After that, life briefly quieted down. Later, Joseph finds out that he must travel a long distance with his now heavily pregnant wife. But, he does it. Once they arrive at their destination, they have nowhere to stay – except a stable. But, he doesn’t complain. Then, he experiences the triumph of Christ’s birth, the visitation of the Three Kings and the Circumcision of Jesus. Except the joy of the “Silent Night” is abruptly shattered by the savage butchery of the innocents. Christ was born at the center of our human chaos. Only, He had a protector on earth – in Saint Joseph. Because Joseph refused to be reduced and ruled by the insanity he was born into, he not only saved himself and the Christ-child – but the world.

Making all the struggles beforehand probably seem insignificant, next, Joseph, with Mary and her newborn son, must trek across the wilderness of the Sinai into the unknown land of Egypt. Once there, the small family thrives and experiences a time of relative solitude and tranquility. One day, Joseph is ordered to leave the security of Egypt and return to his homeland – a place where the infant Jesu was almost brutally murdered.

In Saint Joseph, I found the model of serenity. A man of immense masculine proportions – who said little, but accomplished much. He proved that muscle doesn’t necessarily make the man, but the size of his heart; that the greatest man is not the loudest, but the most silent; that real men do not create a lot of drama and fuss, but work behind the scenes to protect the weak and forgotten. That they perform their tasks, as exhausting as they may be, not with anger and frustration, but with joy. This is not a hollow public giddiness meant to convince ourselves, and others, that we are happy even though we are miserable, but a true inner peace that only comes from perseverance and Faith.

Most importantly, Saint Joseph taught me that you can never become complacent, or even hope for it, nor can you conversely prime yourself to expect the unexpected, but that you must rely on Faith in the Lord to help carry you through those darkest hours. For, it is not in success that we measure the man, but in his undaunted willingness to head out into the unknown and to face his greatest fears. I do not know when (or if) I will ever be free of these unappreciated and unwanted thoughts, but I know that I will be judged, not on whether or not they disappeared, but in the fact that I never gave up trying. That I didn’t define myself by them, but found a truer identity in my unwillingness to let despair and uncertainty rule my life. And, like Saint Joseph: that I met the challenge: in quiet fortitude and strength.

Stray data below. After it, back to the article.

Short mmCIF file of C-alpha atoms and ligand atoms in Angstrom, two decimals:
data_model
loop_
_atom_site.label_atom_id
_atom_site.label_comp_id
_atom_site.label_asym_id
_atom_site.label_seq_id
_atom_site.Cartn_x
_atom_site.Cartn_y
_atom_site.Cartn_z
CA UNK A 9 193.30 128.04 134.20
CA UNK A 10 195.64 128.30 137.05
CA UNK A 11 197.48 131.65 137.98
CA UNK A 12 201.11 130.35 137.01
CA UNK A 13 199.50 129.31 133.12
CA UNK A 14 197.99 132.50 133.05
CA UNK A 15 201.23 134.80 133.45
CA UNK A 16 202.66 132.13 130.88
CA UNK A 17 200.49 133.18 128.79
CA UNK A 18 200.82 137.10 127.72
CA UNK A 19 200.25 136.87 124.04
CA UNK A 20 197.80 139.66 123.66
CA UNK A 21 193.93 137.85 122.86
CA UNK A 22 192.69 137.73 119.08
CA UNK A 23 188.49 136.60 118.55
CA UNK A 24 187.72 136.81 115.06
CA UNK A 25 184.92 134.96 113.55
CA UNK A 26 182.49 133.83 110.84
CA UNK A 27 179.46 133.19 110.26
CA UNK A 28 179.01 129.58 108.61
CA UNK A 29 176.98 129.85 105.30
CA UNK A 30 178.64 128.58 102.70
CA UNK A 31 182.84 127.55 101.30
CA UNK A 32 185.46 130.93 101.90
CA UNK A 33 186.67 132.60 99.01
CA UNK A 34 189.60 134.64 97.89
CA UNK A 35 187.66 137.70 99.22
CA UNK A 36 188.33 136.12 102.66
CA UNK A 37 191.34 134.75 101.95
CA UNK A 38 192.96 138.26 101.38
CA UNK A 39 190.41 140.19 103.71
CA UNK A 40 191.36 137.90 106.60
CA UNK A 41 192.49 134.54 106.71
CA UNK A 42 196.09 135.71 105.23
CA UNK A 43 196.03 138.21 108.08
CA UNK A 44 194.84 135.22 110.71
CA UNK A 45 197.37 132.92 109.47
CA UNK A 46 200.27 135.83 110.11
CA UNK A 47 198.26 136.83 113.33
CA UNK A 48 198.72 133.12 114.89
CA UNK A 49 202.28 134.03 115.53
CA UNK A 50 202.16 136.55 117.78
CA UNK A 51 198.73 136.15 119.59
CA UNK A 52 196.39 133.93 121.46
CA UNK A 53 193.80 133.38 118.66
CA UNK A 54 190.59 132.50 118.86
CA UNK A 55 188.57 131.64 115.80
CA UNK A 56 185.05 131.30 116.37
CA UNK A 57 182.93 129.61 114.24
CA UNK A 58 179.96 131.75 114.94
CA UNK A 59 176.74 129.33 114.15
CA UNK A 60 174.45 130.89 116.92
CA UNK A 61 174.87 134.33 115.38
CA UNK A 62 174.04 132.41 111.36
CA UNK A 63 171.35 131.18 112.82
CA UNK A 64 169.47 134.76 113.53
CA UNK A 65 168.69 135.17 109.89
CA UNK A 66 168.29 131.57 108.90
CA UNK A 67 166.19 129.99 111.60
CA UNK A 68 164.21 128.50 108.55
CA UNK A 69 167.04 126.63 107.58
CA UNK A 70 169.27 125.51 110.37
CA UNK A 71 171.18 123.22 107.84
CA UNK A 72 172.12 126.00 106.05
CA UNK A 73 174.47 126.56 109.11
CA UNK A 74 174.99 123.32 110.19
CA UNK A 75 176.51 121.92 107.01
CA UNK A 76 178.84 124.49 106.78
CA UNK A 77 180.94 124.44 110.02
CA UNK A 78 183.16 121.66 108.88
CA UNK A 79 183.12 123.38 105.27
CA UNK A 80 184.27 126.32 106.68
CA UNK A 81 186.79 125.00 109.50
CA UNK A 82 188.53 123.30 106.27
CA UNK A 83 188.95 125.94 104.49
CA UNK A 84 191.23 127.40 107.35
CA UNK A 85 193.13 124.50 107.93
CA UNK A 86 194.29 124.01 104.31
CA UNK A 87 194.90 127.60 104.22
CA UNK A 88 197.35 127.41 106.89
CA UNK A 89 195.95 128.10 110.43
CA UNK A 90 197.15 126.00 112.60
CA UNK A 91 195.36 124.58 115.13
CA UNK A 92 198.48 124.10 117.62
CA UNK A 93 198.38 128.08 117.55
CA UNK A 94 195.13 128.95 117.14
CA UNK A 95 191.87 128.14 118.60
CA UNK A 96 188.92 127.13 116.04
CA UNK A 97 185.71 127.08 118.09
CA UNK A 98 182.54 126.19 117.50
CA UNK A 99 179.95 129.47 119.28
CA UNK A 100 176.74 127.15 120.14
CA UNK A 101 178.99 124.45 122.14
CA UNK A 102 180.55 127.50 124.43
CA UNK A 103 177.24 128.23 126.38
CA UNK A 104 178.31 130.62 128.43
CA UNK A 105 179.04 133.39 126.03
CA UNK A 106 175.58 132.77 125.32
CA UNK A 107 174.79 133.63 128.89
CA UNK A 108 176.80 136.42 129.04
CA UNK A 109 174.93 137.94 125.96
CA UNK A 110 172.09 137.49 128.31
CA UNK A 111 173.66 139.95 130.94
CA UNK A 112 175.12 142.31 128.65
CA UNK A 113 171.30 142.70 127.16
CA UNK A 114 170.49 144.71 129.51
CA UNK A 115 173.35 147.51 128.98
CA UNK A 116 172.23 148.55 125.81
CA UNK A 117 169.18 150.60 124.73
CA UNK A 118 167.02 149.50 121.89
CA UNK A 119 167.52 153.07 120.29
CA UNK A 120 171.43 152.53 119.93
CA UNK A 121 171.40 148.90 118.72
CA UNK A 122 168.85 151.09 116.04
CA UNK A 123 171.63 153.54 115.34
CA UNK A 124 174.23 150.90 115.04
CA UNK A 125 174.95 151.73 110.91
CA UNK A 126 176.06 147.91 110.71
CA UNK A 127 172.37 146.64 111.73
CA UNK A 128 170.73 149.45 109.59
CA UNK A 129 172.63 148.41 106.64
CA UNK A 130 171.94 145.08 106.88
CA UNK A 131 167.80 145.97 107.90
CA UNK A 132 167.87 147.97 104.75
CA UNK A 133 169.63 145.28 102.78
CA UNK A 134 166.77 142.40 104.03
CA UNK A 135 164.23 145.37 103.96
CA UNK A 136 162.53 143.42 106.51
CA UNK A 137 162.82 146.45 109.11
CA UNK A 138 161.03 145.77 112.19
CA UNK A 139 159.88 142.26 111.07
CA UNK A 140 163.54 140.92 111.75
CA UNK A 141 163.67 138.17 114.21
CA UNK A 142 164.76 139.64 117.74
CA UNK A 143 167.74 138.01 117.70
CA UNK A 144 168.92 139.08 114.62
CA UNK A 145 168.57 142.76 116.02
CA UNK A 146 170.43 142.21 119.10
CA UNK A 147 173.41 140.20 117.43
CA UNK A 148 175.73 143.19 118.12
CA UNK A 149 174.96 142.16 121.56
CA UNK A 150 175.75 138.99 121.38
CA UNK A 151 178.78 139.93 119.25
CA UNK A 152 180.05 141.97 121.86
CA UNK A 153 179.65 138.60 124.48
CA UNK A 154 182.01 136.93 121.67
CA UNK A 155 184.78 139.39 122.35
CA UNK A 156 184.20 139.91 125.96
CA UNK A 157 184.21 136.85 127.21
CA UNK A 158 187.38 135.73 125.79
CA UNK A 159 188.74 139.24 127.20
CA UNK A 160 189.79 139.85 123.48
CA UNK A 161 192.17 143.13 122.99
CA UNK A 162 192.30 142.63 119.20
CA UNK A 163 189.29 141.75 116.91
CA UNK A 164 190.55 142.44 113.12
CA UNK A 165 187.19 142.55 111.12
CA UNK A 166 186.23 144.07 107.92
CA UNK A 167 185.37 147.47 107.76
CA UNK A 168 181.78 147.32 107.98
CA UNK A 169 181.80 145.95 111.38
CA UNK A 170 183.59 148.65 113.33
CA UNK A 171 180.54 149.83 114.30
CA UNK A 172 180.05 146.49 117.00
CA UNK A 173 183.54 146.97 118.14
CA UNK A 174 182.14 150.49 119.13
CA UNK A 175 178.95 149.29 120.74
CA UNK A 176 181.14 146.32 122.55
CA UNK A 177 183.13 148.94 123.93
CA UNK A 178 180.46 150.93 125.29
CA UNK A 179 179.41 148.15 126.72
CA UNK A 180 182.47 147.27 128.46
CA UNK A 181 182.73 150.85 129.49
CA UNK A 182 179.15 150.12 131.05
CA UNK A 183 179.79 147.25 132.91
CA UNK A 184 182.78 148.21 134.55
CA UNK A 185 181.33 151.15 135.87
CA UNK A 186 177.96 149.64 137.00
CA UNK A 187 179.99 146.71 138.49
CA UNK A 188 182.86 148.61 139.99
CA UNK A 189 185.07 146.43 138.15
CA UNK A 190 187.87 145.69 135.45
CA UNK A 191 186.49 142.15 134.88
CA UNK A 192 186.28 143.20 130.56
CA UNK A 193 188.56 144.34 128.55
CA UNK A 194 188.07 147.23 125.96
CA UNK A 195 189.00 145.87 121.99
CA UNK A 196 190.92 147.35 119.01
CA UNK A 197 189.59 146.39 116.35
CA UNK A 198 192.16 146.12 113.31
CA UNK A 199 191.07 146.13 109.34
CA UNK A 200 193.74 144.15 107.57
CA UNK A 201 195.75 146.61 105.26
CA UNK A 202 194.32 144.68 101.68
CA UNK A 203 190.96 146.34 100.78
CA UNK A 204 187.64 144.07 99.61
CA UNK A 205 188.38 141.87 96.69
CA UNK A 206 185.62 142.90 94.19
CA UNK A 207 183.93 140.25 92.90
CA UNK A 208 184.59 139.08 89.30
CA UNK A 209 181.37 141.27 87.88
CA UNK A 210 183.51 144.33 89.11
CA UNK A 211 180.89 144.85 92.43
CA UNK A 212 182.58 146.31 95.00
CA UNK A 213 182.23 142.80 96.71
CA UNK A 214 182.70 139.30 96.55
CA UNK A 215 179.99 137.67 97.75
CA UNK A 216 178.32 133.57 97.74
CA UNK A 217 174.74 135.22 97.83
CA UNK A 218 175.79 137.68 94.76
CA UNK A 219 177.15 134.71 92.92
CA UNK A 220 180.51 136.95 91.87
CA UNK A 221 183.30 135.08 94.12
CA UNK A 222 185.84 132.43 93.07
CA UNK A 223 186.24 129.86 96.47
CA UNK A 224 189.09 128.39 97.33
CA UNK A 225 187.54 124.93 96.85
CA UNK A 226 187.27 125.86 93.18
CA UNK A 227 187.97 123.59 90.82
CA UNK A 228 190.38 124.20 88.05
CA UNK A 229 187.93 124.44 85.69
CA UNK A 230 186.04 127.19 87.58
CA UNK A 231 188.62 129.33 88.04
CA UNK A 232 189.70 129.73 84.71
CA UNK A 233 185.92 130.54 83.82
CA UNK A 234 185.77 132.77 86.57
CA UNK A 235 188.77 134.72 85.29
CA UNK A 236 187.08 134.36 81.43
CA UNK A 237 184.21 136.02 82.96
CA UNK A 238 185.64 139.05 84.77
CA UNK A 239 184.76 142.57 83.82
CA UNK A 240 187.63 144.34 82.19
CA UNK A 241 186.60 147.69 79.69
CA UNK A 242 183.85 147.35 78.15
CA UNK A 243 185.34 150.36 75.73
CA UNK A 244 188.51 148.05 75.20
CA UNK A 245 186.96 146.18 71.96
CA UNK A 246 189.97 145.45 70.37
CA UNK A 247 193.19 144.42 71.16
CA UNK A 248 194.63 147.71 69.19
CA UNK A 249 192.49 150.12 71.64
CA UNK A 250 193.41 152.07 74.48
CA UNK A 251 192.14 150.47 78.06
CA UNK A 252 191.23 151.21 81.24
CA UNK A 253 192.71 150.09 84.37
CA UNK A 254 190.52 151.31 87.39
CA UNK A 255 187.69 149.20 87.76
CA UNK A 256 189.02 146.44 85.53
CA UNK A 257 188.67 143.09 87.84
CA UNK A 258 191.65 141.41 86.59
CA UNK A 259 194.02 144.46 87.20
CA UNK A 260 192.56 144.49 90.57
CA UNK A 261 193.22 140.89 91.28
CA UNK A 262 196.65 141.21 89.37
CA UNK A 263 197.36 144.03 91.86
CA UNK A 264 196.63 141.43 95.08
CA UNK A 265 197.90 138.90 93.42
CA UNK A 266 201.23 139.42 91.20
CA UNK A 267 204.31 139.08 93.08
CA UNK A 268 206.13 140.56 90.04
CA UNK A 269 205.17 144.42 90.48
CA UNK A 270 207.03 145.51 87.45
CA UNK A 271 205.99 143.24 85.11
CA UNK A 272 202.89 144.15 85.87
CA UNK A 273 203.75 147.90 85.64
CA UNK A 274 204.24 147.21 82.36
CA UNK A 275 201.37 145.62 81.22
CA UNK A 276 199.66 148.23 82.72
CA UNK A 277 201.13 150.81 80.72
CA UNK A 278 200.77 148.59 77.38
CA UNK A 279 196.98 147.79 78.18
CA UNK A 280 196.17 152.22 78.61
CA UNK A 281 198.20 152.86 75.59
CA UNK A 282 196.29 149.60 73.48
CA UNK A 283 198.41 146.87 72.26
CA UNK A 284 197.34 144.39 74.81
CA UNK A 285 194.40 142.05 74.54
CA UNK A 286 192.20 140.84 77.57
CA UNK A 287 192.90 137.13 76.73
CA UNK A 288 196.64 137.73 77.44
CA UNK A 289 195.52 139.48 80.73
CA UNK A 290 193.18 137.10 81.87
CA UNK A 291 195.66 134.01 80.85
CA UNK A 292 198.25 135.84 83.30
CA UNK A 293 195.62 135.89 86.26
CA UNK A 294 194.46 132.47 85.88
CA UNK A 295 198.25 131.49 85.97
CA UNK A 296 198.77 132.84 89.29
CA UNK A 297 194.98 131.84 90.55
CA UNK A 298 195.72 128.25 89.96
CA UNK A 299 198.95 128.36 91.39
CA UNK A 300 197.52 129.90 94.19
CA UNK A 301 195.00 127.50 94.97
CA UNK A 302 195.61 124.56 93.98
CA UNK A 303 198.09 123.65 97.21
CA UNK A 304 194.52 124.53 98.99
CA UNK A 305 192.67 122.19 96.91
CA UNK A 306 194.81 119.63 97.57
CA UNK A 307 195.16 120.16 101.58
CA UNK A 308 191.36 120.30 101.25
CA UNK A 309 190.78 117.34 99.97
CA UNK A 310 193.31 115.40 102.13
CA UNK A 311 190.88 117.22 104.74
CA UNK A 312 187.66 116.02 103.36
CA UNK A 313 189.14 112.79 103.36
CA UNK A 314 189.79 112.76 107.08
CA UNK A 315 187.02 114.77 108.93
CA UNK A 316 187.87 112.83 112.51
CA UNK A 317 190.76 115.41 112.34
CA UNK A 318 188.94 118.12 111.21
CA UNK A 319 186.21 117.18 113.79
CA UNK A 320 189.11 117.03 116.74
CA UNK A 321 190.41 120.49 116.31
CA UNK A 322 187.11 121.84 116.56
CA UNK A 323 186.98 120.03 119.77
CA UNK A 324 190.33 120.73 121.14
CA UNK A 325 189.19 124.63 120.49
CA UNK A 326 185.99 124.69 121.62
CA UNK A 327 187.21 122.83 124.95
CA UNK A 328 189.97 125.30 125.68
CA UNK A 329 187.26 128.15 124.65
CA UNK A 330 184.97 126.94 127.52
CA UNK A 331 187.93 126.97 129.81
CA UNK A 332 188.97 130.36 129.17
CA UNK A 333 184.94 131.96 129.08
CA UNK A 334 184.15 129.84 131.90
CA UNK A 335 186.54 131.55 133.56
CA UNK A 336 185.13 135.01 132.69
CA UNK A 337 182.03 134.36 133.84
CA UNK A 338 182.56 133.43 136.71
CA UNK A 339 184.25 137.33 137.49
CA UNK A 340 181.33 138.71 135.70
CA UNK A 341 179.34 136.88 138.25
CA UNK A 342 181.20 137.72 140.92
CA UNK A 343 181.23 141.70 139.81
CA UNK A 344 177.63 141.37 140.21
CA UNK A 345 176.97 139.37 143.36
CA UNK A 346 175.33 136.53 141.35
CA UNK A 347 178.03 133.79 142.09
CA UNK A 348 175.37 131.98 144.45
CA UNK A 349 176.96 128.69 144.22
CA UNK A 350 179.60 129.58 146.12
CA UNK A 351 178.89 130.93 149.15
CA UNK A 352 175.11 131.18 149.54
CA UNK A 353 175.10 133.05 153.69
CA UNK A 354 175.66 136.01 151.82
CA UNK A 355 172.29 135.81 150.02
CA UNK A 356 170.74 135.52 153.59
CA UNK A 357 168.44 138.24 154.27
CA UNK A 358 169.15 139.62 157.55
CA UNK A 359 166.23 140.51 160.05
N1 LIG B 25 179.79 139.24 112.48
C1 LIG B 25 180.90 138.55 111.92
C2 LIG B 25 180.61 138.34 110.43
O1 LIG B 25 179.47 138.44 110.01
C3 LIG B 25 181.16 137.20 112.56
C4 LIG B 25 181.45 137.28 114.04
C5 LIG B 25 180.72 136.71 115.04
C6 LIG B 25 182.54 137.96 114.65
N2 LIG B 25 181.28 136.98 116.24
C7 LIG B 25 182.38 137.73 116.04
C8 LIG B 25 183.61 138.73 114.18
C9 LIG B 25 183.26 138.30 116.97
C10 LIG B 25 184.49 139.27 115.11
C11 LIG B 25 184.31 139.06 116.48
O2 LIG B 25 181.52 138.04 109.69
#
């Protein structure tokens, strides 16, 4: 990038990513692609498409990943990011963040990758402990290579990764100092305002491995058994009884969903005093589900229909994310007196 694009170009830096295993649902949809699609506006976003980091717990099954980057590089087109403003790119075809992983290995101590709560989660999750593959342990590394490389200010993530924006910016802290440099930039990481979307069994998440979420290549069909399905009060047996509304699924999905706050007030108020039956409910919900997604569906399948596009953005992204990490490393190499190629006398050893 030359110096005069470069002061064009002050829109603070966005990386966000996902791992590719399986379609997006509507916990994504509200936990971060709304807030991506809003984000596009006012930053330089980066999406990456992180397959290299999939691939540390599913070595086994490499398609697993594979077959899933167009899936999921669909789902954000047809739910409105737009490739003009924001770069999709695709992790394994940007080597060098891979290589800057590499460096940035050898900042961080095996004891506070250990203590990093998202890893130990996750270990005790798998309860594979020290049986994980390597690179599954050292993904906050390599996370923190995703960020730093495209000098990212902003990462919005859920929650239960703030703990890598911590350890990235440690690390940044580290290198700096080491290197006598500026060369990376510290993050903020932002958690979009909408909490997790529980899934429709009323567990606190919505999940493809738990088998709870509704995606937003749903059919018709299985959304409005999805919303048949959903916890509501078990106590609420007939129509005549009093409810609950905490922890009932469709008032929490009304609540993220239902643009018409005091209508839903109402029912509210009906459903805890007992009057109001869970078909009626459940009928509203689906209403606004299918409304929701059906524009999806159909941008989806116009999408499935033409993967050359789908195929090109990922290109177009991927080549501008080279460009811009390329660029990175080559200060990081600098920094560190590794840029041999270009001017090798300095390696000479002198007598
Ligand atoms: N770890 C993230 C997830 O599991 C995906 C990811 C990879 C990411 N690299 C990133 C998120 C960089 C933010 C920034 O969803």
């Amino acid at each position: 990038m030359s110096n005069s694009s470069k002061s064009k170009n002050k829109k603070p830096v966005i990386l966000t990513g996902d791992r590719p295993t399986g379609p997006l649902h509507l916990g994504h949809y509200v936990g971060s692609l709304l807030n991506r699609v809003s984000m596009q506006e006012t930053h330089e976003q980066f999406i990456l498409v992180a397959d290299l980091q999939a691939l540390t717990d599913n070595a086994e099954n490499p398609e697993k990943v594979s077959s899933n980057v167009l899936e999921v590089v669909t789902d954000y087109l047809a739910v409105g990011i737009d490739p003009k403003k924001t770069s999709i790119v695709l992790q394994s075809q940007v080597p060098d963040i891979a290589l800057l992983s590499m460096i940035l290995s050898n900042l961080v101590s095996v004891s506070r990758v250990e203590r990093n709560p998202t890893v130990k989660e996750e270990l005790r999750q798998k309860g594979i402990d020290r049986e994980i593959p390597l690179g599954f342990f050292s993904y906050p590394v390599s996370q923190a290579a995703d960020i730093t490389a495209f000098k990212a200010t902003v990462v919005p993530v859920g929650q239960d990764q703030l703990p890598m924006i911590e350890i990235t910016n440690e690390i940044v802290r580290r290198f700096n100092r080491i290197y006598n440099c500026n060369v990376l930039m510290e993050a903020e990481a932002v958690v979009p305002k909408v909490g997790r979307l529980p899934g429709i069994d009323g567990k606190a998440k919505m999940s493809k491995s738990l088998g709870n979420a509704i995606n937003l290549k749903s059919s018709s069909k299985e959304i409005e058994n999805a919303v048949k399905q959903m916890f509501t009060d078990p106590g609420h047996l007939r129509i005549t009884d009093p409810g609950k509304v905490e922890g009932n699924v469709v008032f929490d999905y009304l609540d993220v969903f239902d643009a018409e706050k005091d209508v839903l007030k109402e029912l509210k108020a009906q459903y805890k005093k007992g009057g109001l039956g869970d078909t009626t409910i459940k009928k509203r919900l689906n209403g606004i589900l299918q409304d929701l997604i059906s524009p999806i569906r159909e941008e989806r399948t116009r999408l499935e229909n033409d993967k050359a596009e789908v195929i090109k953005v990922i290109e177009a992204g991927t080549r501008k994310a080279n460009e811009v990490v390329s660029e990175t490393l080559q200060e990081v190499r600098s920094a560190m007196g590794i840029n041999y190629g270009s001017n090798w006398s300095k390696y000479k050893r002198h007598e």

3 Comments

  1. Theresa Thompson August 30, 2016 at 12:31 pm

    Dear Joseph.
    Write what brings you joy, which is what is right with the Catholic church. This article is for any person who has just had a conversion and needs guidance.

  2. Charles Ryder September 1, 2016 at 1:42 pm

    Excellent reflection on a great man and a great saint. St. Joseph, pray for us.

  3. Steve September 2, 2016 at 12:03 am

    I am a heterosexual and now old but have been attracted to porn and impurity since childhood. Wearing the Miraculous Medal and repeating the prayer on the medal seems to make it very difficult and sometimes impossible for my imagination to move in the direction of impurity. I would commend it to anyone similarly troubled. ‘Oh Mary, conceived without sin, pray for us who have recourse to Thee”. I don’t even have to think about what I am saying but merely to repeat the prayer and I am sure that the image on the medal of Mary stepping on the serpent’s head, repels the demons so that they leave me alone.

Comments are closed.